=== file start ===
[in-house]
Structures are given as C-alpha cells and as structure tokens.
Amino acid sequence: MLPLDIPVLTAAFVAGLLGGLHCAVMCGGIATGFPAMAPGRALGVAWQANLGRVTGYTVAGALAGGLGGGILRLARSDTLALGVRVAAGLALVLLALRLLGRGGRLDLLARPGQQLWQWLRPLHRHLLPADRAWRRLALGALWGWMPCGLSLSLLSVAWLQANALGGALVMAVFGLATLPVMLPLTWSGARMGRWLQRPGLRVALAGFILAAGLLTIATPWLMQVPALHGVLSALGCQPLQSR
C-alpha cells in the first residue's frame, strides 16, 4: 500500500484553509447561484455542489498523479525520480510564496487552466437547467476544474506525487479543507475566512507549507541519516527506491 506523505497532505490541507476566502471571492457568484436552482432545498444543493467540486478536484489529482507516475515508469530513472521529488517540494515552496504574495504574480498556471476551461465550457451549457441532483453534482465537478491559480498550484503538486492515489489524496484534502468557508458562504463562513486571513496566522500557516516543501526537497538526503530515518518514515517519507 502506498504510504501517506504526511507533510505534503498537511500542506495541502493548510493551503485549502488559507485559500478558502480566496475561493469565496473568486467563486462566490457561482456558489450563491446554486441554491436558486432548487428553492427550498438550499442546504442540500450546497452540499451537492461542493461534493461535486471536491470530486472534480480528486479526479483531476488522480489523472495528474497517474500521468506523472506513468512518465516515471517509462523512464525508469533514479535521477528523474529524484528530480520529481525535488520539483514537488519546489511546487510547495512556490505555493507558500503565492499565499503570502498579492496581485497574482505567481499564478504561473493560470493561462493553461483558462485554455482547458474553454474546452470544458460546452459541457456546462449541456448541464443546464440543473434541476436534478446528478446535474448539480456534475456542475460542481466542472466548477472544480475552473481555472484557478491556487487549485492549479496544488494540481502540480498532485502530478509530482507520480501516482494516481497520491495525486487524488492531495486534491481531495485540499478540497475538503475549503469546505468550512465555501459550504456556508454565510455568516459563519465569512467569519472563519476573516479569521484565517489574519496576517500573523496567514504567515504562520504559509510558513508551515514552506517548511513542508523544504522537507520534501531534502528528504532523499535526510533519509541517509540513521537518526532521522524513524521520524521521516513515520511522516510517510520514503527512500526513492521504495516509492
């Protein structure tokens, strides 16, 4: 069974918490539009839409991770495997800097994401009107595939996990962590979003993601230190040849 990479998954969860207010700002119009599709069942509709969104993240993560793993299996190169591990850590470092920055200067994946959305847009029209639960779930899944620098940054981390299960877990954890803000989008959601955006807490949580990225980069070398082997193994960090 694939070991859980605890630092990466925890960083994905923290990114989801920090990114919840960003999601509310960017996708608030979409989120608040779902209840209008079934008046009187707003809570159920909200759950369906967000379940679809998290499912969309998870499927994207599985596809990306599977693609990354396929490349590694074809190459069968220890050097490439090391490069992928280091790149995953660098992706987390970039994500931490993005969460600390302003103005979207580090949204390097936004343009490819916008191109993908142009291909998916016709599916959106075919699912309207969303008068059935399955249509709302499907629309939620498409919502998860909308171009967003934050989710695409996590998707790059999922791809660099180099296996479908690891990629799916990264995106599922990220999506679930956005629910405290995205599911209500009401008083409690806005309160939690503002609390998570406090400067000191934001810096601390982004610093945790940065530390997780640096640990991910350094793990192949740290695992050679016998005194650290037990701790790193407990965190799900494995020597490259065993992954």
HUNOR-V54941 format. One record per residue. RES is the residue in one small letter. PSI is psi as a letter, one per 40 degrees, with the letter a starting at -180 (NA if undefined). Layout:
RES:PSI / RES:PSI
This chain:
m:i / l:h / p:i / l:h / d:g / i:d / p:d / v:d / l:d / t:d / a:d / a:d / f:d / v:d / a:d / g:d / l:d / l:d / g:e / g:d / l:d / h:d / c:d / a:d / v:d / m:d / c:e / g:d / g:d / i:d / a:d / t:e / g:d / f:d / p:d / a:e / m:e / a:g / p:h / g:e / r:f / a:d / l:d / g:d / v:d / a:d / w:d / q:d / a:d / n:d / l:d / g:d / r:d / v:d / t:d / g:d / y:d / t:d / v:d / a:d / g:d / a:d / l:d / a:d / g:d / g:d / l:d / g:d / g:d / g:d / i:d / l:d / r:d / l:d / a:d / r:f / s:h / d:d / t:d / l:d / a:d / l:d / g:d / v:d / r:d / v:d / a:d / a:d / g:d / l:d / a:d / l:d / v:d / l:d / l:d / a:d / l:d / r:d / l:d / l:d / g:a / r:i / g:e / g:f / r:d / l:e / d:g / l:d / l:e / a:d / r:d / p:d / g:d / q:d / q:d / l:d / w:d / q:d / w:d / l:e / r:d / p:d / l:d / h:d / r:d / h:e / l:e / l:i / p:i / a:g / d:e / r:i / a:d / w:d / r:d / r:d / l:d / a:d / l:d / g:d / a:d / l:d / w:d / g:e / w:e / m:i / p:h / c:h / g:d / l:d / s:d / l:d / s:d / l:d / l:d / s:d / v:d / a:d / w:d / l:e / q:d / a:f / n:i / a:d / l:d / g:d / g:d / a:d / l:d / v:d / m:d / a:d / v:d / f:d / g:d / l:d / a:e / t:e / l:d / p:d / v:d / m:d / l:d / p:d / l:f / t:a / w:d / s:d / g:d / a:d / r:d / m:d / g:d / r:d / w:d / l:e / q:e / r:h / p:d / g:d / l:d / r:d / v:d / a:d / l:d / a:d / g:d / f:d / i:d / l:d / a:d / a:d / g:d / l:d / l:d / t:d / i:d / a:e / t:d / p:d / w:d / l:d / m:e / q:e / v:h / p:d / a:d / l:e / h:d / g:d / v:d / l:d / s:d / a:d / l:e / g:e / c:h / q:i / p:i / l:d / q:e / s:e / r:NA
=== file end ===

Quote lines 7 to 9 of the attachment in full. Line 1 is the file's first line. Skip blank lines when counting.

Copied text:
RES:PSI / RES:PSI
This chain:
m:i / l:h / p:i / l:h / d:g / i:d / p:d / v:d / l:d / t:d / a:d / a:d / f:d / v:d / a:d / g:d / l:d / l:d / g:e / g:d / l:d / h:d / c:d / a:d / v:d / m:d / c:e / g:d / g:d / i:d / a:d / t:e / g:d / f:d / p:d / a:e / m:e / a:g / p:h / g:e / r:f / a:d / l:d / g:d / v:d / a:d / w:d / q:d / a:d / n:d / l:d / g:d / r:d / v:d / t:d / g:d / y:d / t:d / v:d / a:d / g:d / a:d / l:d / a:d / g:d / g:d / l:d / g:d / g:d / g:d / i:d / l:d / r:d / l:d / a:d / r:f / s:h / d:d / t:d / l:d / a:d / l:d / g:d / v:d / r:d / v:d / a:d / a:d / g:d / l:d / a:d / l:d / v:d / l:d / l:d / a:d / l:d / r:d / l:d / l:d / g:a / r:i / g:e / g:f / r:d / l:e / d:g / l:d / l:e / a:d / r:d / p:d / g:d / q:d / q:d / l:d / w:d / q:d / w:d / l:e / r:d / p:d / l:d / h:d / r:d / h:e / l:e / l:i / p:i / a:g / d:e / r:i / a:d / w:d / r:d / r:d / l:d / a:d / l:d / g:d / a:d / l:d / w:d / g:e / w:e / m:i / p:h / c:h / g:d / l:d / s:d / l:d / s:d / l:d / l:d / s:d / v:d / a:d / w:d / l:e / q:d / a:f / n:i / a:d / l:d / g:d / g:d / a:d / l:d / v:d / m:d / a:d / v:d / f:d / g:d / l:d / a:e / t:e / l:d / p:d / v:d / m:d / l:d / p:d / l:f / t:a / w:d / s:d / g:d / a:d / r:d / m:d / g:d / r:d / w:d / l:e / q:e / r:h / p:d / g:d / l:d / r:d / v:d / a:d / l:d / a:d / g:d / f:d / i:d / l:d / a:d / a:d / g:d / l:d / l:d / t:d / i:d / a:e / t:d / p:d / w:d / l:d / m:e / q:e / v:h / p:d / a:d / l:e / h:d / g:d / v:d / l:d / s:d / a:d / l:e / g:e / c:h / q:i / p:i / l:d / q:e / s:e / r:NA